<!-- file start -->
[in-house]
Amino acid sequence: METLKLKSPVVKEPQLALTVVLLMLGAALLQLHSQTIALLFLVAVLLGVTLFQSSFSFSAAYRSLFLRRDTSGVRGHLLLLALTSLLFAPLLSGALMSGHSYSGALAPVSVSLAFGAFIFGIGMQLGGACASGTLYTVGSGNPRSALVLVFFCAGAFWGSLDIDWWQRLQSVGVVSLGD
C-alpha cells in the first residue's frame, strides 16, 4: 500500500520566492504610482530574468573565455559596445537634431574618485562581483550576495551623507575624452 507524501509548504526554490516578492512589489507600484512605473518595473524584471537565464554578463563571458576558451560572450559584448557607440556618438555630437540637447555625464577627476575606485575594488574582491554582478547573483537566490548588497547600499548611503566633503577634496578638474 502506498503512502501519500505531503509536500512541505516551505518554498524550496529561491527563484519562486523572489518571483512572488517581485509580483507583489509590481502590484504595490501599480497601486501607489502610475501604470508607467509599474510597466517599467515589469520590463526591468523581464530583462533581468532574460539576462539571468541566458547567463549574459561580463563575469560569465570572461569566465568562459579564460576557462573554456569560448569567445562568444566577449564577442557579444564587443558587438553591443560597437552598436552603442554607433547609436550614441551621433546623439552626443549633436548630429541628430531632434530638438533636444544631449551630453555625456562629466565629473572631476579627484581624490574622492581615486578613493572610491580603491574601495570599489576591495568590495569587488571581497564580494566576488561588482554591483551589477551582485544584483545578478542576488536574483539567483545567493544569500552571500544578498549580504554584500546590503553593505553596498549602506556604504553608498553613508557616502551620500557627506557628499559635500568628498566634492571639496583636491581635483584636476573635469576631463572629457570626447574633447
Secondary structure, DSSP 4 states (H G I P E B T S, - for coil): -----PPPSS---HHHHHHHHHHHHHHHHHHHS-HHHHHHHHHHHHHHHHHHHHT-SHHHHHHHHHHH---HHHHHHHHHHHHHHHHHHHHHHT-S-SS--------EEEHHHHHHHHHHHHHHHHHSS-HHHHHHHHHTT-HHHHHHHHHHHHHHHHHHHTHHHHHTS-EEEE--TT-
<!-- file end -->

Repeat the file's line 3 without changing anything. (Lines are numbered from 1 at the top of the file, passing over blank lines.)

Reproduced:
C-alpha cells in the first residue's frame, strides 16, 4: 500500500520566492504610482530574468573565455559596445537634431574618485562581483550576495551623507575624452 507524501509548504526554490516578492512589489507600484512605473518595473524584471537565464554578463563571458576558451560572450559584448557607440556618438555630437540637447555625464577627476575606485575594488574582491554582478547573483537566490548588497547600499548611503566633503577634496578638474 502506498503512502501519500505531503509536500512541505516551505518554498524550496529561491527563484519562486523572489518571483512572488517581485509580483507583489509590481502590484504595490501599480497601486501607489502610475501604470508607467509599474510597466517599467515589469520590463526591468523581464530583462533581468532574460539576462539571468541566458547567463549574459561580463563575469560569465570572461569566465568562459579564460576557462573554456569560448569567445562568444566577449564577442557579444564587443558587438553591443560597437552598436552603442554607433547609436550614441551621433546623439552626443549633436548630429541628430531632434530638438533636444544631449551630453555625456562629466565629473572631476579627484581624490574622492581615486578613493572610491580603491574601495570599489576591495568590495569587488571581497564580494566576488561588482554591483551589477551582485544584483545578478542576488536574483539567483545567493544569500552571500544578498549580504554584500546590503553593505553596498549602506556604504553608498553613508557616502551620500557627506557628499559635500568628498566634492571639496583636491581635483584636476573635469576631463572629457570626447574633447